Many web-facing enterprise applications have databases sitting behind them. For many of those, the application itself is little more than a snazzy user interface sitting on top of a database. And in 2020, it's a near certainty that the database speaks Structured Query Language, or SQL. That's great news for the developers who need maximum flexibility in creating applications. It's also pretty great for criminals who want to convince the database to give up far more information than any single user should see.
SQL injection is a hacking technique that's been around since at least 1998. It takes advantage of two factors for success: First, web applications often ask users for data; second, those applications tend to take the user-supplied data and pass it to the database as part of an instruction. Put them together with no code-based guardrails, and the possibility exists for a criminal to run the application far off into the weeds.
Structure of a Query
In a common application fragment, a user might be asked for their user name in order to see the information the enterprise holds on their account. When they type their user name into the application and hit "Enter," the code that results could look something like this:
statement = "SELECT * FROM users WHERE name = '" + userName + "';"
This tells the database to select everything ("*") in a database called "users" in which there's a record with a username that matches what the user just typed in. So far, so good.
But if the user types in a username that looks like this:
' OR '1'='1
Then the code that's generated will tell the database to return all the information for every record in the database because "1=1" is true no matter which record is being examined.
The attack can get even more complex because most databases accept what's called "batched" SQL commands, in which multiple commands can be entered at once and separated by a semicolon. In such a case, an attacker can command the victim database to do a great deal of work to select and arrange data in such a way that it's most useful to the hacker (and perhaps a bit less noticeable to the victim's security team).
All of this is possible because the most basic web application programming takes input from the user and simply places it inside a pre-built database query string before passing it to the database. So what's an enterprise to do if it would rather not give its entire database to anyone who asks?
Structure of a Defense
Defense against SQL injection can happen at two separate points in the application development and execution process: The first is during code development, the second at the time of execution.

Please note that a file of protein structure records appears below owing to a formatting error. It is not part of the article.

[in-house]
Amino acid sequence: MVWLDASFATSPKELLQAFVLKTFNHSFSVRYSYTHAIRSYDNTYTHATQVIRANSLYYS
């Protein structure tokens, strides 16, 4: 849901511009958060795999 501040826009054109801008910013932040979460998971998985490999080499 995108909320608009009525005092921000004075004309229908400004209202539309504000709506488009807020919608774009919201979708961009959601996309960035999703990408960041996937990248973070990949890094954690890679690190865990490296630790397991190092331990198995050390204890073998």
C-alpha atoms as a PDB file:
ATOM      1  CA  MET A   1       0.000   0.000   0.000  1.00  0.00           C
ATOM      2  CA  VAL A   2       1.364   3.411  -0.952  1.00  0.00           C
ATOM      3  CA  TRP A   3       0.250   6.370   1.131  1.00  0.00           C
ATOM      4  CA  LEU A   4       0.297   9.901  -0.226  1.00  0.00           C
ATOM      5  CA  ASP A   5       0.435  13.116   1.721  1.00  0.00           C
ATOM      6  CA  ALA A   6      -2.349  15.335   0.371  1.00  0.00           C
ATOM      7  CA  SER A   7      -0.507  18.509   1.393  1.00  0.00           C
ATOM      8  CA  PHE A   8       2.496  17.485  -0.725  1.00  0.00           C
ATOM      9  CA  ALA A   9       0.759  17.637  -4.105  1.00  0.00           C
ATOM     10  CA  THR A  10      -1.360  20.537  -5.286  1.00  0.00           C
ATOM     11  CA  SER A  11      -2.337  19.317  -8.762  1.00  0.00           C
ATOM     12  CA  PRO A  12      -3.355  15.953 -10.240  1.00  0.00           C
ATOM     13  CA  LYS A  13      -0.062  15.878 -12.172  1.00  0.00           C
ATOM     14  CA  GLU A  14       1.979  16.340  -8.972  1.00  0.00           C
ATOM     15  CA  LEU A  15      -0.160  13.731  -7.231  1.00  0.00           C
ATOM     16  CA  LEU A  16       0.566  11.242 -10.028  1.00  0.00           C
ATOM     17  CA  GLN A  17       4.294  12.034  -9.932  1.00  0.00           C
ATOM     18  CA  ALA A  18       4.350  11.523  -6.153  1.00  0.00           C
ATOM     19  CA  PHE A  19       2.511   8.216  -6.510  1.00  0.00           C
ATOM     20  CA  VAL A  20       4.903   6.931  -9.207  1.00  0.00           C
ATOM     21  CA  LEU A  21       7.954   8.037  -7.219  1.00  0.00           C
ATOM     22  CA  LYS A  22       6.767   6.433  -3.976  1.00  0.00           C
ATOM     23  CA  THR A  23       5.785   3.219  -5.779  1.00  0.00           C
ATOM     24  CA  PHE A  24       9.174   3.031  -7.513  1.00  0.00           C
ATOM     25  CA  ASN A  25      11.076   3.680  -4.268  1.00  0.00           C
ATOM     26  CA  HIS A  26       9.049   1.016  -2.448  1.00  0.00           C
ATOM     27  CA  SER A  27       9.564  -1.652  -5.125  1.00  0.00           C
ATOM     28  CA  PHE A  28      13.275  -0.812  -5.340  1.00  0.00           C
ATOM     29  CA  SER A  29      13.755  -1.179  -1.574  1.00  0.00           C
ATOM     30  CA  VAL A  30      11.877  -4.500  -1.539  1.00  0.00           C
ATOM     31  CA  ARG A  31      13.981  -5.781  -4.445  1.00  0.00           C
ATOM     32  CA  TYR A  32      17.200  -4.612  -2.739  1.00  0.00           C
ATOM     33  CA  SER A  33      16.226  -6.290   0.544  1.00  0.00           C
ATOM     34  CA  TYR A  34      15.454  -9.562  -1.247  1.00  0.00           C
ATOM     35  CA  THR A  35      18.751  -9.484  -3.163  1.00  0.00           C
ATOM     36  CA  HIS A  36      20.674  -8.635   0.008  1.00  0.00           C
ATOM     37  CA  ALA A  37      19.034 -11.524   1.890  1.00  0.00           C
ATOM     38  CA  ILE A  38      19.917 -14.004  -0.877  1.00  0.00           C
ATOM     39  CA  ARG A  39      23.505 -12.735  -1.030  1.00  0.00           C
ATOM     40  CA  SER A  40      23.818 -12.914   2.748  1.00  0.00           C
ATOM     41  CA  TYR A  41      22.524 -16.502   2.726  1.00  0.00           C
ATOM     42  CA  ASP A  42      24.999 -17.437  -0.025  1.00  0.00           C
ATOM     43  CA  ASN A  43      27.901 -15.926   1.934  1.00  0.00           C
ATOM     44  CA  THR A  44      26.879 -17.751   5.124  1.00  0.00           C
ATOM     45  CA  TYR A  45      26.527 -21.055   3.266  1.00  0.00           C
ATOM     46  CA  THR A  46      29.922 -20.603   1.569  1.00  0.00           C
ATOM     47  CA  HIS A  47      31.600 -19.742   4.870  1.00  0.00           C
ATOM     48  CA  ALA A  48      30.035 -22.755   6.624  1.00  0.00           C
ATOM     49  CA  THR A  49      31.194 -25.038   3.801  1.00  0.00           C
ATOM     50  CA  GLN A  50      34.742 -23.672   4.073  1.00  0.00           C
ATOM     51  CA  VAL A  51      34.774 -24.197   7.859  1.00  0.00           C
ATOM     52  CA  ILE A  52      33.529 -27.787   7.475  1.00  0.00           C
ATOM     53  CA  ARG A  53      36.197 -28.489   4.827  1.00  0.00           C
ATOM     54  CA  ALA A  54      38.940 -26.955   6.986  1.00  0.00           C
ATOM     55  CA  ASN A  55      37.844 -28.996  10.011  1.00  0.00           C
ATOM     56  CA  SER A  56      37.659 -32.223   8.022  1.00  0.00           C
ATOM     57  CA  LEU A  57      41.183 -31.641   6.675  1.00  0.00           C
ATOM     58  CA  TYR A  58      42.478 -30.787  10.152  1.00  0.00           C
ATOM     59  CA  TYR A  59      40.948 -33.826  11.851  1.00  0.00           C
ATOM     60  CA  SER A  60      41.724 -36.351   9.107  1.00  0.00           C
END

Defending against SQL injection during development means writing code that doesn't allow commands to be passed to the database as part of queries from the application. Part of this might be input validation -- if you're asking for a name, don't allow numbers or special characters, for example.
Some of the development-based protection might be code recognition, in which anything that is SQL code (or a SQL code fragment) is recognized and deleted from the query before being passed to the database. In an ideal case, both of these techniques will be used to make sure that no query can be created that doesn't provide the results intended by the application designer.
Protecting at execution typically means deploying a web application firewall (WAF) or similar product that scans input for illicit queries and commands, and then scans output for results that go beyond the intended contents. As with email-filtering systems, security staff will need to set up the WAF in a way that doesn't interfere with legitimate uses, but the occasional rejected legitimate input may be a price administrators are willing to pay for greater security.
Just like cross-site scripting, SQL injection has been around longer than most of the professionals trying to defend against it. It's still a danger because it's still so very fast to build web application code that doesn't block the attack, and so inexpensive to simply not buy a firewall that protects against the technique. The cost benefits of not acting, though, can be wiped out in a single incident of successful attack. The real question is just how much data an enterprise is willing to risk.
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